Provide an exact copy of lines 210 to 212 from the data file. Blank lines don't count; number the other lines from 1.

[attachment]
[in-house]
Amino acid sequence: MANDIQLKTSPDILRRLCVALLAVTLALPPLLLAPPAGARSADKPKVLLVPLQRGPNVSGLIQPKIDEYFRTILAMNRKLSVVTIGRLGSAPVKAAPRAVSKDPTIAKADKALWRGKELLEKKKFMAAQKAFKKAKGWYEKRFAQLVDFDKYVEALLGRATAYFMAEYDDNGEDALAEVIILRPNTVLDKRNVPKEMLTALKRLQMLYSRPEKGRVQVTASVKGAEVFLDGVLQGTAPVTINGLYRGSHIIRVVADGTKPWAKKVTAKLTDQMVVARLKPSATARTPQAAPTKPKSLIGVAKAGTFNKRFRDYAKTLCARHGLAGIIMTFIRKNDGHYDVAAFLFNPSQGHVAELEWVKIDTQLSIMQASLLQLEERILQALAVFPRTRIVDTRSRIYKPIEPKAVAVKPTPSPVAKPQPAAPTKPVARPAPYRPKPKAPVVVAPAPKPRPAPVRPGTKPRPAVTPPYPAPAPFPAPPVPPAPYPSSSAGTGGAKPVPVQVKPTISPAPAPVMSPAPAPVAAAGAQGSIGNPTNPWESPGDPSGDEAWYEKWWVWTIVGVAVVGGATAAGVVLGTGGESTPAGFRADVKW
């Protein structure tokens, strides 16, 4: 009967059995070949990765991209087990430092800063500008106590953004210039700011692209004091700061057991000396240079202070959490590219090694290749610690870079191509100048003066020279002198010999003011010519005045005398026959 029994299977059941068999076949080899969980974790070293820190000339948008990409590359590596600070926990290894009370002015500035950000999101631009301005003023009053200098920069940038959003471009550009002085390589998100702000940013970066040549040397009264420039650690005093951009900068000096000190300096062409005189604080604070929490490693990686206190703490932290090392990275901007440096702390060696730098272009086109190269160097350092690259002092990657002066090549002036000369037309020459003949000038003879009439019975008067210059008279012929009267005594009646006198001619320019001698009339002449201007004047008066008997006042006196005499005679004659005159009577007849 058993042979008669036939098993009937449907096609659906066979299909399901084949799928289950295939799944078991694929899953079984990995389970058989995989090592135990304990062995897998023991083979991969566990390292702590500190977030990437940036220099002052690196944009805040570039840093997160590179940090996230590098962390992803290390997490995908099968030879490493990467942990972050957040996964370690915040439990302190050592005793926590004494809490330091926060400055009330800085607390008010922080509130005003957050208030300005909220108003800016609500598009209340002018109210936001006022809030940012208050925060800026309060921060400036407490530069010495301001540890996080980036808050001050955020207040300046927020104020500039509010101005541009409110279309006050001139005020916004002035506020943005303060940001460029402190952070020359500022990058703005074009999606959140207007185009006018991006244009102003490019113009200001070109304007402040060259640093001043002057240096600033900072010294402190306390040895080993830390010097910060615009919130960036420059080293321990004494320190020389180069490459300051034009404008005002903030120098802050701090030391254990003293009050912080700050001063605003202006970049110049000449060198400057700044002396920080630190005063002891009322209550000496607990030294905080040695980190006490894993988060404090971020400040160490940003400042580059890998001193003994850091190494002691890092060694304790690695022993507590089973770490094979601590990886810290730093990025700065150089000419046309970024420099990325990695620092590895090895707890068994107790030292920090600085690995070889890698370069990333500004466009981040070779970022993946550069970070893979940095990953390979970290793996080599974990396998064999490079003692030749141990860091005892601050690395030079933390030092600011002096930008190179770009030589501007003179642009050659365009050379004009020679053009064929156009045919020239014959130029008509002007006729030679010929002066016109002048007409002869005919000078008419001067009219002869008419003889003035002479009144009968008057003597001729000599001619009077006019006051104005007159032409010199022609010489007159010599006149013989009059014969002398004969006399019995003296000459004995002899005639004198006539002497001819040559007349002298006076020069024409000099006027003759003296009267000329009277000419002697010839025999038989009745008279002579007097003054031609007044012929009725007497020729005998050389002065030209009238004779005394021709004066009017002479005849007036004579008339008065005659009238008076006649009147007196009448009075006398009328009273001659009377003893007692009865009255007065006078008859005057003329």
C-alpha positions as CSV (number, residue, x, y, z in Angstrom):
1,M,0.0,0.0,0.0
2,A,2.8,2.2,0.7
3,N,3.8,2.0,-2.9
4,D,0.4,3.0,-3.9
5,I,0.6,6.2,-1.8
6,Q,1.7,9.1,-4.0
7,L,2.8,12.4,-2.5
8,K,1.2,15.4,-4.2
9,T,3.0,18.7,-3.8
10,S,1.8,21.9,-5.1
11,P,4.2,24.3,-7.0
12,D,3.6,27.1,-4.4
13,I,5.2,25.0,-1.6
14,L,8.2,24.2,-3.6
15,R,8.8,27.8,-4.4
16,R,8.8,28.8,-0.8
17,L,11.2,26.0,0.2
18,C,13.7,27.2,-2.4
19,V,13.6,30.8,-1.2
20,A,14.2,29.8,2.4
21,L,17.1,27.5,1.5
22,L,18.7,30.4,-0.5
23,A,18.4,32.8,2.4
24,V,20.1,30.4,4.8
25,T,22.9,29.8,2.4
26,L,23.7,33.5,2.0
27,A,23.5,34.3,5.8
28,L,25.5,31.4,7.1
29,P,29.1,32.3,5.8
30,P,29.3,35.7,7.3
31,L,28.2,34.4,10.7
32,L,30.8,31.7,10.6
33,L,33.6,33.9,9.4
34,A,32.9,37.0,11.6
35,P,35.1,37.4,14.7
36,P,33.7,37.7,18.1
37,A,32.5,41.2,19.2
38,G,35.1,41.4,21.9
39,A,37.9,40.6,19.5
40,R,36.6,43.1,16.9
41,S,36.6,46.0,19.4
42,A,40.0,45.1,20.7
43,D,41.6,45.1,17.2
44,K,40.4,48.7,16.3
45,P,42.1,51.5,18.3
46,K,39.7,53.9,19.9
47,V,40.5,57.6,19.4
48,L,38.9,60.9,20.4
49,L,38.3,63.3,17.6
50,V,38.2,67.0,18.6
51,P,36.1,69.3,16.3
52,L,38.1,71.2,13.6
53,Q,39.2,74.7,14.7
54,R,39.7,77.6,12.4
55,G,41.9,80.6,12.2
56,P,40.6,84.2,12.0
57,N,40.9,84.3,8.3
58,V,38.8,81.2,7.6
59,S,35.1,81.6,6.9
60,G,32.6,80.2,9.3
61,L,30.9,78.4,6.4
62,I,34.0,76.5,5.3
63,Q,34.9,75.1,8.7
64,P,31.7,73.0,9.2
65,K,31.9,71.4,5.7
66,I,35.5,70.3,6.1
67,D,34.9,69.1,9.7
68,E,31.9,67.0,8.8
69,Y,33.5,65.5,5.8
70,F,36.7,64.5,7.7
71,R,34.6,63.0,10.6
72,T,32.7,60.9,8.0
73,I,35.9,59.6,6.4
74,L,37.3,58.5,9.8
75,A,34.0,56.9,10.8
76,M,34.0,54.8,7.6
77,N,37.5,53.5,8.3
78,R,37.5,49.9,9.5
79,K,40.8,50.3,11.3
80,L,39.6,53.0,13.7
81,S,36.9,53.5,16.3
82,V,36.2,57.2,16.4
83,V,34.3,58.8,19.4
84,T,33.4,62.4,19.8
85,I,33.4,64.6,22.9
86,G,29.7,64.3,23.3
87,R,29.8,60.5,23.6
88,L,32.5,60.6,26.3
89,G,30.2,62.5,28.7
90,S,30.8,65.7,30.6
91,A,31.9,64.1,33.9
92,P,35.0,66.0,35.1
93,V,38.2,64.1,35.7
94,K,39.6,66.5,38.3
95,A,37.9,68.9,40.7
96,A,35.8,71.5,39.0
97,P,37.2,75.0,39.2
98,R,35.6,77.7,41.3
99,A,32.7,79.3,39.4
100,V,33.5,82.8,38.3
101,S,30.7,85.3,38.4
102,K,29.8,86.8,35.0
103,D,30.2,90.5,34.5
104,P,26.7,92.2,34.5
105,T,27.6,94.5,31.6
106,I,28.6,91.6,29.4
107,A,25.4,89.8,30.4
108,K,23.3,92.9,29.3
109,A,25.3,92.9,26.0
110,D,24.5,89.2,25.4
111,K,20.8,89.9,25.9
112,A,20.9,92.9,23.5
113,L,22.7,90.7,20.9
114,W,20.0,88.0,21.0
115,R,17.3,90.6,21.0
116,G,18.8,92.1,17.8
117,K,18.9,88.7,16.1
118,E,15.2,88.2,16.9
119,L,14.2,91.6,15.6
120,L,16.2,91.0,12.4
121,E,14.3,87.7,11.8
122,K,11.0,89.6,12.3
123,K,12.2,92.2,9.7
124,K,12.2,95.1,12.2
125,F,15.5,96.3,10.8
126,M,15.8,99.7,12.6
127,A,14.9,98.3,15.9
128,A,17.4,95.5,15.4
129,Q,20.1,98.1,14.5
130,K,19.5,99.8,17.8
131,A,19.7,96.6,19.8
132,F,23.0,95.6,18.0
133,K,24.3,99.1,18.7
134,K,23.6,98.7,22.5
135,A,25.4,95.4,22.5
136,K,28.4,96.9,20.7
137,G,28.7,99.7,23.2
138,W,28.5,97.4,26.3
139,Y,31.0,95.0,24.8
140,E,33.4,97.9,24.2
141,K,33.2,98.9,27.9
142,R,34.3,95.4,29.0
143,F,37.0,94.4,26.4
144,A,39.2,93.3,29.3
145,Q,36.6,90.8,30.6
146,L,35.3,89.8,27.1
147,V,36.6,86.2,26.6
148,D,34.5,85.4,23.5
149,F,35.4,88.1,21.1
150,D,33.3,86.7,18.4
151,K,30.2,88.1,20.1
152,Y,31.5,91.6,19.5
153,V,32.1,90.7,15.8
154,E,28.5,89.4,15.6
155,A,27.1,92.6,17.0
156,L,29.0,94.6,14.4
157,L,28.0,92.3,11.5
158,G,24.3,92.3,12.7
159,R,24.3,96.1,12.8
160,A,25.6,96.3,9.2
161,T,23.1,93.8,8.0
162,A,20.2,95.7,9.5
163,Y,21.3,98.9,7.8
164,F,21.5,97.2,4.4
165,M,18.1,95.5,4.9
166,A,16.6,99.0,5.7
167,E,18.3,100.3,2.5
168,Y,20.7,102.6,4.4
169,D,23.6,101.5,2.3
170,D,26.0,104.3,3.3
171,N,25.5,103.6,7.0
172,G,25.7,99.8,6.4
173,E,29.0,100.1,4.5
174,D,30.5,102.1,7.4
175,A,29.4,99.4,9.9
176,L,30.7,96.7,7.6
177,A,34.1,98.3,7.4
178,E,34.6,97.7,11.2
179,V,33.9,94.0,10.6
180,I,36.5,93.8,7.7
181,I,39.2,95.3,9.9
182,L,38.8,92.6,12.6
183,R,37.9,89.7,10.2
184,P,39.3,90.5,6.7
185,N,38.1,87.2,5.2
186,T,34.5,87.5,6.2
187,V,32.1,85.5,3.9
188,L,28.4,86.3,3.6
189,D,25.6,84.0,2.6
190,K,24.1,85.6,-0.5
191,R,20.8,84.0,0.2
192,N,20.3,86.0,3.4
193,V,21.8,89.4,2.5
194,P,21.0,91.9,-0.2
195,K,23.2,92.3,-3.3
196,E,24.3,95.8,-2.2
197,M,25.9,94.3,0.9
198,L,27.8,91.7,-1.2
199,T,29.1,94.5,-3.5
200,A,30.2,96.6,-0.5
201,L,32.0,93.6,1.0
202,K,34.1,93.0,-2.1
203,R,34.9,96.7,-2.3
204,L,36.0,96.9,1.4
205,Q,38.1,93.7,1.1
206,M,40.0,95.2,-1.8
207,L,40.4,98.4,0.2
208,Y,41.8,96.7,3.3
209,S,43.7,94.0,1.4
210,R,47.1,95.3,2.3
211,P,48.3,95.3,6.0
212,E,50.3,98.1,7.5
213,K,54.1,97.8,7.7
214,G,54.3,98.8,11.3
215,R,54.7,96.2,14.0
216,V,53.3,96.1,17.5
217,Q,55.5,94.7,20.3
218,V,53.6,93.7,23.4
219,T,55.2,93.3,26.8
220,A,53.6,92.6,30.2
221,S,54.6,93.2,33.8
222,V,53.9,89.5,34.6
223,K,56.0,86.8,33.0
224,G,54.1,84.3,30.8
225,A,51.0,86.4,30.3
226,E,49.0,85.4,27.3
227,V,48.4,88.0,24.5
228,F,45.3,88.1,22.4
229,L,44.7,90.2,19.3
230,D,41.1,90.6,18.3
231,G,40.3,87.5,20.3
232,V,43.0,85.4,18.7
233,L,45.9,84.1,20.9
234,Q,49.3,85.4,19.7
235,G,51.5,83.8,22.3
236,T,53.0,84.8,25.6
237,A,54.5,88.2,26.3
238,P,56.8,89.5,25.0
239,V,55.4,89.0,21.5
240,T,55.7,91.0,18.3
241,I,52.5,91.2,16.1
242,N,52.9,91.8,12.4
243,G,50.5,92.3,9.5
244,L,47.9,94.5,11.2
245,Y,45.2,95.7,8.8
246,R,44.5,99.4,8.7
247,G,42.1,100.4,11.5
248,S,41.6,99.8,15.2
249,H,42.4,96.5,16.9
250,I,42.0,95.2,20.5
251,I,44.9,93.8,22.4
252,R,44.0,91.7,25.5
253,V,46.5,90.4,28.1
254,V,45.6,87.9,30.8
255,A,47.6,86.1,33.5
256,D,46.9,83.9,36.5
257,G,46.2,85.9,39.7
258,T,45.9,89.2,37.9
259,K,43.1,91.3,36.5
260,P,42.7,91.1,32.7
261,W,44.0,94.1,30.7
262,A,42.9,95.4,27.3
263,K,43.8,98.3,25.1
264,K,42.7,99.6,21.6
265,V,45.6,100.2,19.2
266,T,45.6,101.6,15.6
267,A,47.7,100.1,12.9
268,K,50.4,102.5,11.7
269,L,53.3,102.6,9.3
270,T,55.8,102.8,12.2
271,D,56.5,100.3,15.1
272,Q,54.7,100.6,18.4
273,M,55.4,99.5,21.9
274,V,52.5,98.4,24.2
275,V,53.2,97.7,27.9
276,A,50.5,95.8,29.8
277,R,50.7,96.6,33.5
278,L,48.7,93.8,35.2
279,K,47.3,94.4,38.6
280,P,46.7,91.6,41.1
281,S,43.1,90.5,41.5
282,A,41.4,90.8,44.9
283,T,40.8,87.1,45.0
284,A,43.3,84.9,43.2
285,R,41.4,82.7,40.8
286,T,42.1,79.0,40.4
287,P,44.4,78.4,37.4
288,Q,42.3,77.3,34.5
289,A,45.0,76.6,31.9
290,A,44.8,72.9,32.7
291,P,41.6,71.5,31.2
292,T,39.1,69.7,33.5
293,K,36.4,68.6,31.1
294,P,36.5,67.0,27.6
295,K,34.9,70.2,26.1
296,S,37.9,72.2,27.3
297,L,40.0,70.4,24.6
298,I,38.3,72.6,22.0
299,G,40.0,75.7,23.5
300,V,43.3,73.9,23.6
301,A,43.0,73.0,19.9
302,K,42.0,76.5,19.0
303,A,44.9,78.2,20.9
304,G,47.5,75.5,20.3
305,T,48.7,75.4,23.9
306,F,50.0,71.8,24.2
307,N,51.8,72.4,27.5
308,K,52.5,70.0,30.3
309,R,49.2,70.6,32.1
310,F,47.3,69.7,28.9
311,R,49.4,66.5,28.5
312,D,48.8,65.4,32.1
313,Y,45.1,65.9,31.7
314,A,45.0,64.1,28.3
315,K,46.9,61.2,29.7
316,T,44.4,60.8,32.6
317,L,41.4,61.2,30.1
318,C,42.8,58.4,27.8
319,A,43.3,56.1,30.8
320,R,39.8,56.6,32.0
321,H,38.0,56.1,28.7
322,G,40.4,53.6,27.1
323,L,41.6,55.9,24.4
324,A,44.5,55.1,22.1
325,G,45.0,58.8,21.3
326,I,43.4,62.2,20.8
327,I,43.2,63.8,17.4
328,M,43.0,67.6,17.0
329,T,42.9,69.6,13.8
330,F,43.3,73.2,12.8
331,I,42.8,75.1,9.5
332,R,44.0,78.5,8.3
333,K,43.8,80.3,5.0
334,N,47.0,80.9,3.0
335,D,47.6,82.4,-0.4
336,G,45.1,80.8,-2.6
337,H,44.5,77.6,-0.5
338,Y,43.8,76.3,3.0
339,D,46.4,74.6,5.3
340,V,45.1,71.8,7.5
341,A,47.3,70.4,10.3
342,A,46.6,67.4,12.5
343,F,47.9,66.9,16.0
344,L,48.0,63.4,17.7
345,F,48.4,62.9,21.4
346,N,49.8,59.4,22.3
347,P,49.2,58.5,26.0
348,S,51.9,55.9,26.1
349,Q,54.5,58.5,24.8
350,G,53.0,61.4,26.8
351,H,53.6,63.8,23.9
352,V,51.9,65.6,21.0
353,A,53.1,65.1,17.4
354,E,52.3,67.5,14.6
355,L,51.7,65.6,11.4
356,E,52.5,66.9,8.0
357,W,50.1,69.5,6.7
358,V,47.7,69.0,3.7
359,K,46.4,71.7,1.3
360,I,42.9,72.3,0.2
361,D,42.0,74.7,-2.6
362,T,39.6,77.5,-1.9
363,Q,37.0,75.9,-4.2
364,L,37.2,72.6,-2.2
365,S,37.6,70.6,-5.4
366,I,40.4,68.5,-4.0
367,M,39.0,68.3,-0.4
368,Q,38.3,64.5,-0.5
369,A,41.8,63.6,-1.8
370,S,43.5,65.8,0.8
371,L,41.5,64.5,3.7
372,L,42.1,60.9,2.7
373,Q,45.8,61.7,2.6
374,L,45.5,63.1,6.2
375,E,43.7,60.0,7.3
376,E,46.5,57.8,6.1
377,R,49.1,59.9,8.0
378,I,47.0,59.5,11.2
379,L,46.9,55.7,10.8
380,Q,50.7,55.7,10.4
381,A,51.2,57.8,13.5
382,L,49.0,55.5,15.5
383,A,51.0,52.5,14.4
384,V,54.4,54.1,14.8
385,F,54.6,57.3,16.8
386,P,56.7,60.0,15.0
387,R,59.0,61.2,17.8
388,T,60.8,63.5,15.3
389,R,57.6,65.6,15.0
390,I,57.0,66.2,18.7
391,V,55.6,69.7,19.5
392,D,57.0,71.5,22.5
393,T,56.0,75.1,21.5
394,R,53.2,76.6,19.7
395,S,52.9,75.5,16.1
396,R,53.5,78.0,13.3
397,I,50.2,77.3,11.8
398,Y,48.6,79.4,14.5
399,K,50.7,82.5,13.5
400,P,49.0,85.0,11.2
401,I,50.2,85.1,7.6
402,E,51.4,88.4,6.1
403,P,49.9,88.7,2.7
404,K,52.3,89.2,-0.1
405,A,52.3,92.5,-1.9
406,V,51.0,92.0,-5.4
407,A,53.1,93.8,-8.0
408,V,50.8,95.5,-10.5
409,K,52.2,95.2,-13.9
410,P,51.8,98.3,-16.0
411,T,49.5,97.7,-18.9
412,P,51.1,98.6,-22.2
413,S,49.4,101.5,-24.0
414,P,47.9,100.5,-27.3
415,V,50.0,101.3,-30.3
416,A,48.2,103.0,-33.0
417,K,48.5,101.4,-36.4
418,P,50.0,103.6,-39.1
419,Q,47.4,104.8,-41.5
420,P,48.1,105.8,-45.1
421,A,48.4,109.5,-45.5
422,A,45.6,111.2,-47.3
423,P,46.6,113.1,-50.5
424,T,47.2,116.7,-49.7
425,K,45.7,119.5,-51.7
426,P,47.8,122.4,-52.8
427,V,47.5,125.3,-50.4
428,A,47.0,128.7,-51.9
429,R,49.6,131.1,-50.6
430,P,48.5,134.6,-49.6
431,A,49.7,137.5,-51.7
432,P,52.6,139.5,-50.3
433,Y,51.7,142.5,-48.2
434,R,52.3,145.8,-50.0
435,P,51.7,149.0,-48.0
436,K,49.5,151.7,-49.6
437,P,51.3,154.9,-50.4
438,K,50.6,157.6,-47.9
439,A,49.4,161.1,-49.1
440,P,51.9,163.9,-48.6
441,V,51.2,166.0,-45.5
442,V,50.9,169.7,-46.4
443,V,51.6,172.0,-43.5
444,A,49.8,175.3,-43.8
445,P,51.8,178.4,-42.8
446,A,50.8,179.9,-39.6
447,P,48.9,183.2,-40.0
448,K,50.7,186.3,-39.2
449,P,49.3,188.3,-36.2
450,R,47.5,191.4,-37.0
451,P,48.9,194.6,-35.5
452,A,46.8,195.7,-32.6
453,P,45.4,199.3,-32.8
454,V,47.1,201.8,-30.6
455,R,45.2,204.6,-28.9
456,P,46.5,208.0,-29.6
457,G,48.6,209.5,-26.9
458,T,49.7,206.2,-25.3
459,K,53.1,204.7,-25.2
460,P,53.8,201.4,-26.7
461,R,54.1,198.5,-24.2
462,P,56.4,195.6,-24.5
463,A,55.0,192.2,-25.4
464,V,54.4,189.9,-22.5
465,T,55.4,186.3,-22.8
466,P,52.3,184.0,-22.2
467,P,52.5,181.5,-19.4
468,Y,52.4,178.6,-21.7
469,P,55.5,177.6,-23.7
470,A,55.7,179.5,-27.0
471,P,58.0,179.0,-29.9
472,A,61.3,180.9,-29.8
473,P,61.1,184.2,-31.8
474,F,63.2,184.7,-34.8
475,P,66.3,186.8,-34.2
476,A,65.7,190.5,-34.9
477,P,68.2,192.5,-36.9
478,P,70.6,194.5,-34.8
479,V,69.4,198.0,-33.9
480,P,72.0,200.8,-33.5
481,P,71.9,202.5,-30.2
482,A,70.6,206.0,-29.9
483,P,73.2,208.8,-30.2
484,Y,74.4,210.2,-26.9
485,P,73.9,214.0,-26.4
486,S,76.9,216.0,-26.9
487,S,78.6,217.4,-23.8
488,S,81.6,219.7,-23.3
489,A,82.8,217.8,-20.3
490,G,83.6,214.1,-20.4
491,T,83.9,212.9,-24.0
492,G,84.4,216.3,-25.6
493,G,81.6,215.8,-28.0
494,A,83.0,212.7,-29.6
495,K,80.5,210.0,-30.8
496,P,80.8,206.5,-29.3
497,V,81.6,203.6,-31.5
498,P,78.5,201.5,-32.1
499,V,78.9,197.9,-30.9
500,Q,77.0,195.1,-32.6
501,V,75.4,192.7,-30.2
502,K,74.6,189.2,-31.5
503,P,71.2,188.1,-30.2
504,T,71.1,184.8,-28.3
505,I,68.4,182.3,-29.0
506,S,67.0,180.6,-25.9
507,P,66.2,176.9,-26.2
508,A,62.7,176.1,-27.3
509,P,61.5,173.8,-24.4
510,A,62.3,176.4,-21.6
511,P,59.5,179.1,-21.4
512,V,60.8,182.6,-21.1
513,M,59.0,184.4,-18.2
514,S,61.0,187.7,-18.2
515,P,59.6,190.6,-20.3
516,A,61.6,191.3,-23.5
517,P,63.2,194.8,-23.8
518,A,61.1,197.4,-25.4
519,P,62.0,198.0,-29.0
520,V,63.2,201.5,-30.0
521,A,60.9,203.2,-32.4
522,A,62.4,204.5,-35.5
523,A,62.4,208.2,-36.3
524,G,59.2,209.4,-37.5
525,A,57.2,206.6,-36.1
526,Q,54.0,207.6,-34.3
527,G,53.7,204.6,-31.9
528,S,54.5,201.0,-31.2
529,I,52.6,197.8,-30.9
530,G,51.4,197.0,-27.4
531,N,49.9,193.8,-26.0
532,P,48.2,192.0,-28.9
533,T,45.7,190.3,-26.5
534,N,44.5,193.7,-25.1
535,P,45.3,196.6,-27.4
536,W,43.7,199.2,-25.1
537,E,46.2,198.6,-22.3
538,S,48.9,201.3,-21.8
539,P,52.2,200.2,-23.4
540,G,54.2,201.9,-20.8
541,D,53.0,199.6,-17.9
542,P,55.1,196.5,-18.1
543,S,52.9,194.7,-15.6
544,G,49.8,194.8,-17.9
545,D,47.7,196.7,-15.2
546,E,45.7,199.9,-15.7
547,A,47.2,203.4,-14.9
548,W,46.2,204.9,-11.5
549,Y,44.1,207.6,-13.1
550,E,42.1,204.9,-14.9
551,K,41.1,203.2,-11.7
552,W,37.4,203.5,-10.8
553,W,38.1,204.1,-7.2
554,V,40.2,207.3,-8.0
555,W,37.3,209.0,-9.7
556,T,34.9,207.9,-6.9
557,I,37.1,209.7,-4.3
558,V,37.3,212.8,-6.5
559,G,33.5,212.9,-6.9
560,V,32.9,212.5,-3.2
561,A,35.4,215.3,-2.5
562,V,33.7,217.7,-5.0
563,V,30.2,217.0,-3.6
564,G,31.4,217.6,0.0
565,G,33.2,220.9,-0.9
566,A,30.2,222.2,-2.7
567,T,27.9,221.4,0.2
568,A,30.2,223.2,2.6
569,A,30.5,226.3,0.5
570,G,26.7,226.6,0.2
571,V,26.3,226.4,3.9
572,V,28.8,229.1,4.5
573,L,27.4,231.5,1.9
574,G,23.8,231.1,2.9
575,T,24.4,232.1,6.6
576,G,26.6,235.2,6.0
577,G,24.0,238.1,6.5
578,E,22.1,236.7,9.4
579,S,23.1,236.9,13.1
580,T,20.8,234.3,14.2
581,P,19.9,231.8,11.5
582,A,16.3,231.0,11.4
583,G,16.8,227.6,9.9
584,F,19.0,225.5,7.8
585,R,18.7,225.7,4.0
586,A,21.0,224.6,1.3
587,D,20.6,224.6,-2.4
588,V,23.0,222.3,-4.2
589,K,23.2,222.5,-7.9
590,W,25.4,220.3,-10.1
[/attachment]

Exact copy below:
206,M,40.0,95.2,-1.8
207,L,40.4,98.4,0.2
208,Y,41.8,96.7,3.3